Art, ‘strength’ and necessity, or constraint, are thus brought together here, and in some potentially fruitful ways. But we seem to have lost sight of freedom. And to get it back into view, we need to return to Beyond Good and Evil; for there, in a very significant passage, things begin to crystallise. The passage in question—section 188—must be quoted at some length. It goes like this:
Nietzsche's point here can be summarised, crudely, in three related claims. The first is that fully effective agency—or ‘masterly sureness’, as he puts it—has, as one of its necessary conditions, the ‘tyranny of … capricious laws’. The second is that the artist—whose most characteristic laws ‘defy all formulation through concepts’—is exemplary of such agency. The third claim is that the exercise of fully effective agency, so conceived, equals ‘freedom’—that is, freedom in the ethical sense with which Nietzsche is concerned. I will try to say something about each of these claims in turn.
The first claim connects agency to the notion of ‘law’, or, as Nietzsche also terms it, ‘compulsion’. ‘Law’ or ‘compulsion’, here, can be regarded as equivalent for our purposes, as indeed for Nietzsche's, to the kinds of (normative) ‘constraint’ and ‘necessity’ that we have primarily been discussing so far. And submission to such laws or constraints is taken to be a (necessary) condition of ‘masterly sureness’.21 This is a highly significant move, which for the first time marks clearly the distinctive relation of Nietzsche's ‘strong’ characters to the forms of necessity that interest him. Rather than regarding such constraints or necessities as limits on their powers—as those ‘weak’ characters do, who ‘feel that if [these] bitterly evil compulsion[s] were to be imposed on them, they would be demeaned’—the ‘strong’ recognise such constraints as essential to the effective exercise of those powers. And it is reasonably easy to see that Nietzsche must be right about this. My quotation from section 188 picked it up at the point at which Nietzsche mentions language, and speaks of ‘the metrical compulsion of rhyme and rhythm’. But we needn't appeal to poetry to see what he means. A person who insisted, for example, that ‘submitting abjectly’ to the ‘capricious’ rules of grammar and punctuation inhibited or limited his powers of linguistic expression would show that he had no idea what linguistic expression was.22 Like Nietzsche's ‘weak’ characters, he would fail to recognise that it is only by working with and through those rules—by taking the ‘trouble’, as Nietzsche puts it—that effective linguistic expression is so much as possible. And as for linguistic agency, so for agency in general. Nietzsche's highly plausible thought, in other words, is that fully effective agency requires the acknowledgement, and indeed the internalisation, of the norms or necessities constitutive of the practices through which that agency is exercised; and on this picture, clearly enough, ‘constraint’, ‘law’ or ‘compulsion’ feature, not as limits on our powers of acting, but as their sine qua non.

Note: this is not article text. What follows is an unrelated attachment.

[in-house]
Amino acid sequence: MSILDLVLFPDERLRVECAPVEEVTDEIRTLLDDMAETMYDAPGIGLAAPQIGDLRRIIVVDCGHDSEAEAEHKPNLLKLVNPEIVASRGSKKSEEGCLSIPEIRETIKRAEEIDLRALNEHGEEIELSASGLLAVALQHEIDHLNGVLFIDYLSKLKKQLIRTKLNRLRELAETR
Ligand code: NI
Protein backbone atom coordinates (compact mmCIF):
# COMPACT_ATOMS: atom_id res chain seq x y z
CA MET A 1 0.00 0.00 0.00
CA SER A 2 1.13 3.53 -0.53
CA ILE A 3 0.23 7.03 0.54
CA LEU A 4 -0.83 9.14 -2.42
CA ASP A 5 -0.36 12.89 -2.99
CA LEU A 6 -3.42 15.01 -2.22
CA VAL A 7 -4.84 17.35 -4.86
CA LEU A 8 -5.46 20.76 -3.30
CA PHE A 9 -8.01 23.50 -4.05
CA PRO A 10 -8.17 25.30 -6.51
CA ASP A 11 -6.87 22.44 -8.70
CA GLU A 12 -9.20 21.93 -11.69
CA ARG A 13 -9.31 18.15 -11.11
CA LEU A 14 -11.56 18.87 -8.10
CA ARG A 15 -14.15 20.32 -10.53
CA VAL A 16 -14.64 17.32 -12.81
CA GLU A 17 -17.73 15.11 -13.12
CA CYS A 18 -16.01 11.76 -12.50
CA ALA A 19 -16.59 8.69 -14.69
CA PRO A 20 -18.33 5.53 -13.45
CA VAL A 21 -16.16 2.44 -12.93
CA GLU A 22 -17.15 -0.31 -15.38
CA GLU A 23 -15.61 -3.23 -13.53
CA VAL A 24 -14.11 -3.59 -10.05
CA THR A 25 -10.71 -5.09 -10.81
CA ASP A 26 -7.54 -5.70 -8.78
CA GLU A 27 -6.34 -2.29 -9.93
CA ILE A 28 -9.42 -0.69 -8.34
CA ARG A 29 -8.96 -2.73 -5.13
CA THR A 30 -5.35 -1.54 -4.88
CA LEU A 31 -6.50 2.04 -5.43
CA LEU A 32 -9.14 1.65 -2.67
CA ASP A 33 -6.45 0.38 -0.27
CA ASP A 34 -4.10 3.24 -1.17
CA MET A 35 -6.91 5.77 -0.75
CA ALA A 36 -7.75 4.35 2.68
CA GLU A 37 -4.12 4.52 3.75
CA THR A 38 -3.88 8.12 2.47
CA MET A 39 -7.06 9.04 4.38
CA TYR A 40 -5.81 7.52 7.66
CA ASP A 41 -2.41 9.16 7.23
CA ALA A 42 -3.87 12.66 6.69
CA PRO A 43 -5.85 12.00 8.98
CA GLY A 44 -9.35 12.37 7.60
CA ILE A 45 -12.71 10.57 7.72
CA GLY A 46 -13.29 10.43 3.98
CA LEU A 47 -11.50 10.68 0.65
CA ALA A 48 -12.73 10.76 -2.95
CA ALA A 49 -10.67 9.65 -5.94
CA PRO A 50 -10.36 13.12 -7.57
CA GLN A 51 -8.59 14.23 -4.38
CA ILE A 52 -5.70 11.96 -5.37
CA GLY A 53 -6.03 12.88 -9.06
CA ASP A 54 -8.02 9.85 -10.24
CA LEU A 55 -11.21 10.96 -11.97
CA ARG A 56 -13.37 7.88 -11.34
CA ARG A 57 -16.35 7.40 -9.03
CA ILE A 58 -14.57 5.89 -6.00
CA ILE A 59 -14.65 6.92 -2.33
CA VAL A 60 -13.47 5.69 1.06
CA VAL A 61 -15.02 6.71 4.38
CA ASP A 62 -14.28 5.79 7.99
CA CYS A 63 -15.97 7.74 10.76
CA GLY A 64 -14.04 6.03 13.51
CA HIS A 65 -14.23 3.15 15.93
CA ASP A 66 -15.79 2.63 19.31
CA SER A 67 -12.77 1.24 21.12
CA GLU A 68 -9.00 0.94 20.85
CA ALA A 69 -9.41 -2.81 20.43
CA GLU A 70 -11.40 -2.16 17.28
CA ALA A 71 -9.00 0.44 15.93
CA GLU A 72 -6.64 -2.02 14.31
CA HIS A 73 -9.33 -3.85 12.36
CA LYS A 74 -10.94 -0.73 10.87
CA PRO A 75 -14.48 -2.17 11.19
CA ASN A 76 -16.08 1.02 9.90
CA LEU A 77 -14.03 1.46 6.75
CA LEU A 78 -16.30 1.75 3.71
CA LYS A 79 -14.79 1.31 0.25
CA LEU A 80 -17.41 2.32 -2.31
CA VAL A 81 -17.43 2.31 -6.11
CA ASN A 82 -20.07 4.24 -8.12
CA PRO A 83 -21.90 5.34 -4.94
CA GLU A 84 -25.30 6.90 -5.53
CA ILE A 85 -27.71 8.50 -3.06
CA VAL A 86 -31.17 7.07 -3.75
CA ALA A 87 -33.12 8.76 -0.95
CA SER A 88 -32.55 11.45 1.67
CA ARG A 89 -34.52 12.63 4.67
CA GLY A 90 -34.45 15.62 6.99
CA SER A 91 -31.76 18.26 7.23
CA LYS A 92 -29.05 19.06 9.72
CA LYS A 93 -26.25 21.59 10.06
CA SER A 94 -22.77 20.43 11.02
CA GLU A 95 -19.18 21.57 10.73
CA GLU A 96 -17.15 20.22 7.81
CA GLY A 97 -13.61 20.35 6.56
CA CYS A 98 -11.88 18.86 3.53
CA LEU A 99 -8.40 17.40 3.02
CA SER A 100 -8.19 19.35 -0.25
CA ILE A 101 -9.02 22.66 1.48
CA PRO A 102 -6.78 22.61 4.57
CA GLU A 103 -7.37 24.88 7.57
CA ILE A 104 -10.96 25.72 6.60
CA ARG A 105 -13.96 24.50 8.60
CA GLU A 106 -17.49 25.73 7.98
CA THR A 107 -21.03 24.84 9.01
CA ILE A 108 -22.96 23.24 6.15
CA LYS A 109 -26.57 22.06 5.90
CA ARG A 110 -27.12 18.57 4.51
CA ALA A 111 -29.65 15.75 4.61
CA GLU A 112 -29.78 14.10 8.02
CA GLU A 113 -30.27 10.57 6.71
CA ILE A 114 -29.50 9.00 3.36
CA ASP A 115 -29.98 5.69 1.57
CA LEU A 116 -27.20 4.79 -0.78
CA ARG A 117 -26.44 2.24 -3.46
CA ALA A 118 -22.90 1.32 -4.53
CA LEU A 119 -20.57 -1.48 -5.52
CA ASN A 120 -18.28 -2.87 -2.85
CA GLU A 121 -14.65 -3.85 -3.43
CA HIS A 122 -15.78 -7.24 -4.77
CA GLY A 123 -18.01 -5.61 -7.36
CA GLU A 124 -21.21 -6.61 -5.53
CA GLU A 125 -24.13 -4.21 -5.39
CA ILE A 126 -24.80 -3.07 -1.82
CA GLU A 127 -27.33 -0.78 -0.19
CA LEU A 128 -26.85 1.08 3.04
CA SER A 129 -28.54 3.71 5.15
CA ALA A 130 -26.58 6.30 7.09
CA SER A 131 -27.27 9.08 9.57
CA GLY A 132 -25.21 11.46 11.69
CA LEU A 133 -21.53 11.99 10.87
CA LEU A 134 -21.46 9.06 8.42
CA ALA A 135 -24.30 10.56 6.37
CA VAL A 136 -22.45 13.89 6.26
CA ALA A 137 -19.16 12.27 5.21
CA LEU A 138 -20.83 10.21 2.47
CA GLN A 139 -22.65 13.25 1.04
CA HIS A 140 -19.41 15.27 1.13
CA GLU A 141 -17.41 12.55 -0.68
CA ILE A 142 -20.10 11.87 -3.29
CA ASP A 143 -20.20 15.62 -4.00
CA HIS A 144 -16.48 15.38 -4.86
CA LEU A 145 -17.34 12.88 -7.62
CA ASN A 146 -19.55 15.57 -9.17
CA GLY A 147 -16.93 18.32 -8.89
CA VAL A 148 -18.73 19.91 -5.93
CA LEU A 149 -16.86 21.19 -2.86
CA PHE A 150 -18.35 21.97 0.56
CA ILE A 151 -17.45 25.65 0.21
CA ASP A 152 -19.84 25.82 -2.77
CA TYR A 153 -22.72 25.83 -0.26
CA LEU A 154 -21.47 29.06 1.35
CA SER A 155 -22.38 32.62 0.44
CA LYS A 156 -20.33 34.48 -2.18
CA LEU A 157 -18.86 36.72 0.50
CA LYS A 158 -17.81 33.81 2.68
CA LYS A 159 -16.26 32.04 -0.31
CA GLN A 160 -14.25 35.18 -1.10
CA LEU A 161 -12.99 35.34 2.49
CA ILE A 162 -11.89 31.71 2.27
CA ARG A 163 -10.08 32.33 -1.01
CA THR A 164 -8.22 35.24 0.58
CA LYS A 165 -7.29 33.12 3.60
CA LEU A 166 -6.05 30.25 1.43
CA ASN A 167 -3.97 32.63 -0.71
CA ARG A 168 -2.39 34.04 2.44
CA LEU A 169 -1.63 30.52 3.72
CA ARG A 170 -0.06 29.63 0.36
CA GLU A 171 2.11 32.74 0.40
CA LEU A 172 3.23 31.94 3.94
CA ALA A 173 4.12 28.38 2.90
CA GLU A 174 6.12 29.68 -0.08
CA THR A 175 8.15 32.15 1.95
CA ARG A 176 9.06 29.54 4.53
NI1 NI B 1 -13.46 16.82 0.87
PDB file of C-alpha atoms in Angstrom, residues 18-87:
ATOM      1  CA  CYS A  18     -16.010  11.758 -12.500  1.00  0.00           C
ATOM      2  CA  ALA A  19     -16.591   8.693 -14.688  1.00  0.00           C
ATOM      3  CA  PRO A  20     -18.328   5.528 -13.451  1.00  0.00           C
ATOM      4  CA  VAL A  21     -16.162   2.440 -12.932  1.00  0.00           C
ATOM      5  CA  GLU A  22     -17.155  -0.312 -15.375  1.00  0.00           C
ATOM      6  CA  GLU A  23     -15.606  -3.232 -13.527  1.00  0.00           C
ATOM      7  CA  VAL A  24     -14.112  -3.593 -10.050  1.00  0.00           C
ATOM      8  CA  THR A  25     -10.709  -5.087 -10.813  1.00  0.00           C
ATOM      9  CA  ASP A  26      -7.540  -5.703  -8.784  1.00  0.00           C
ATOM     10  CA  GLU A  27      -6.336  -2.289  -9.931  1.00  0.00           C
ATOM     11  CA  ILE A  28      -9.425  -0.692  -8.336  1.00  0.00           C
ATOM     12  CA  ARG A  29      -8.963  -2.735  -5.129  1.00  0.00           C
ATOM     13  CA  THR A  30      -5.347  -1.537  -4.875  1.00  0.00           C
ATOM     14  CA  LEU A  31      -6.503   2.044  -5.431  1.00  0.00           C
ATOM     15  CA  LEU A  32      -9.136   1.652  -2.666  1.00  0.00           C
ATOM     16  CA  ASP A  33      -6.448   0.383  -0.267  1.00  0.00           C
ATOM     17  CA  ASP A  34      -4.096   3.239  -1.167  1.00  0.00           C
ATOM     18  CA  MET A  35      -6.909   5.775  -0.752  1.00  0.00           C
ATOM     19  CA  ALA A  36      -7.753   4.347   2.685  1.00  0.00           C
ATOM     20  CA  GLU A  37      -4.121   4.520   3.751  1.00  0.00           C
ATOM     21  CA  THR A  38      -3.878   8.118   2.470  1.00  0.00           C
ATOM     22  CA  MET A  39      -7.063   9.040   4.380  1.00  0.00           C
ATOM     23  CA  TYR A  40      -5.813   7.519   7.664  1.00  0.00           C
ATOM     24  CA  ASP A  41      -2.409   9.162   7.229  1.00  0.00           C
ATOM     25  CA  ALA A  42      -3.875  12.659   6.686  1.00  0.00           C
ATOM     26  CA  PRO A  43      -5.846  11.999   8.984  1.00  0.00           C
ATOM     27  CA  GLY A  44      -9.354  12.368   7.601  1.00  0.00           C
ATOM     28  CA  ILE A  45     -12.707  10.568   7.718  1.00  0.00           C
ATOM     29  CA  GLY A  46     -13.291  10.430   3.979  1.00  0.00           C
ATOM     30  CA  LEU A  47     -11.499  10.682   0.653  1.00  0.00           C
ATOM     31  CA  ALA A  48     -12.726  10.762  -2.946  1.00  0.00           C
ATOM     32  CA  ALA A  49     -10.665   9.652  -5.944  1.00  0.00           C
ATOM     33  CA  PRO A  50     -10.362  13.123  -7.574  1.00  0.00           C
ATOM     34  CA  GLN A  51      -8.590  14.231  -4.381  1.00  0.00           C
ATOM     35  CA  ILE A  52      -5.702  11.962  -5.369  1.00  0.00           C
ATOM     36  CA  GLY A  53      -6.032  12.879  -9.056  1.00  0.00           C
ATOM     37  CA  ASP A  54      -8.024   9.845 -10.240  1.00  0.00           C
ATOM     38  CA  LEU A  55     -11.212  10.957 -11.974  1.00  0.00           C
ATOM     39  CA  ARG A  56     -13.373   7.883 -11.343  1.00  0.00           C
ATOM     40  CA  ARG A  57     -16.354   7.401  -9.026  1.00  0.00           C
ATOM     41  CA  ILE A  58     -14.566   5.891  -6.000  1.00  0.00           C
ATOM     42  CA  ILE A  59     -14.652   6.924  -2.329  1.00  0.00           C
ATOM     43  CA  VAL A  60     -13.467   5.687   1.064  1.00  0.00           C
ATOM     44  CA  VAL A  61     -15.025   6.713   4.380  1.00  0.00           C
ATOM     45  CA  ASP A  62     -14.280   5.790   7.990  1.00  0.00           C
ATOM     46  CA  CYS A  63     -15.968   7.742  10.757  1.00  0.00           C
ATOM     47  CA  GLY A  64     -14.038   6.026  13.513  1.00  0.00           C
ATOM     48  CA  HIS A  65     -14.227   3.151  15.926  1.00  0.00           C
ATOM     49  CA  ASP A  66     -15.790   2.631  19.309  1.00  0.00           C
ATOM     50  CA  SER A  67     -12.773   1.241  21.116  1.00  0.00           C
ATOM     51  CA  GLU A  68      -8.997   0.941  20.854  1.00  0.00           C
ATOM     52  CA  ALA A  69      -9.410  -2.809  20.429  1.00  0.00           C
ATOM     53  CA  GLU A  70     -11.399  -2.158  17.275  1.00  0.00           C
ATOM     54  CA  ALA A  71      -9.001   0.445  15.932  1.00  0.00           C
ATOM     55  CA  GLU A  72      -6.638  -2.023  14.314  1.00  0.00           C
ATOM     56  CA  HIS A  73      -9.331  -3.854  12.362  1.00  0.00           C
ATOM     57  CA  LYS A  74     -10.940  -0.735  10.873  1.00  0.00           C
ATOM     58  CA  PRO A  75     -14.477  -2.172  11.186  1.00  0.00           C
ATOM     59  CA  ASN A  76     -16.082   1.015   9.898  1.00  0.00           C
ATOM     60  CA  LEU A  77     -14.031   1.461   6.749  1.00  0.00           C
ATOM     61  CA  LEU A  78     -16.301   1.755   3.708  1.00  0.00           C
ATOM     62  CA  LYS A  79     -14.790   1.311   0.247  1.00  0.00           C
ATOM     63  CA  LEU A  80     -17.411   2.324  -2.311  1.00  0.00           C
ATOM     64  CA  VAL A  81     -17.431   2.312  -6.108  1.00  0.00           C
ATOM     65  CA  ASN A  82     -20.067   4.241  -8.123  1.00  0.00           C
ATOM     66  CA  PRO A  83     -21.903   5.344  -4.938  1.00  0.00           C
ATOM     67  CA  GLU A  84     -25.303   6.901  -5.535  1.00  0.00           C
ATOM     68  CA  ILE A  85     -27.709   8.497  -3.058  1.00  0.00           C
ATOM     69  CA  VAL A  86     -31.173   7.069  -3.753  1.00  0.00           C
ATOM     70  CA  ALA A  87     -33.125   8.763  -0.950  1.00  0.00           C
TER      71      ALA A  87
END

Now it might be objected here that this is such a weak claim as to be barely worth making: of course one must play by the rules if one is to play the game at all. But this isn't a well-directed objection. Nietzsche's claim at this point is weak, deliberately so. He merely intends to steer off the ‘laisser aller’ conception of freedom—the thought that any and every constraint necessarily curtails one's power to act.23 Nor, by the way, is he concerned to distinguish here between admirable and despicable forms of agency. It may well be that some of the norms and constraints constitutive of our practices are unwelcome, or even offensive—as, for example, I might conclude when I find that I have to work with and through the rules of an appeals process that I think defective against a decision that I consider unjust. But the offensiveness of these norms does not preclude the possibility of ‘masterly sureness’ in the navigation of them, as the existence of certain kinds of lawyer attests. The shyster's powers are made possible, rather than limited, by the norms constitutive of our legal practices, however much we might deplore some of those norms and his sort of mastery. And Nietzsche's point at this stage requires no more than this. He is claiming only that the acknowledgement of ‘capricious laws’ is a necessary condition of engaging effectively in any human practice whatsoever, a point that the ‘laisser aller’ conception of freedom wholly obscures.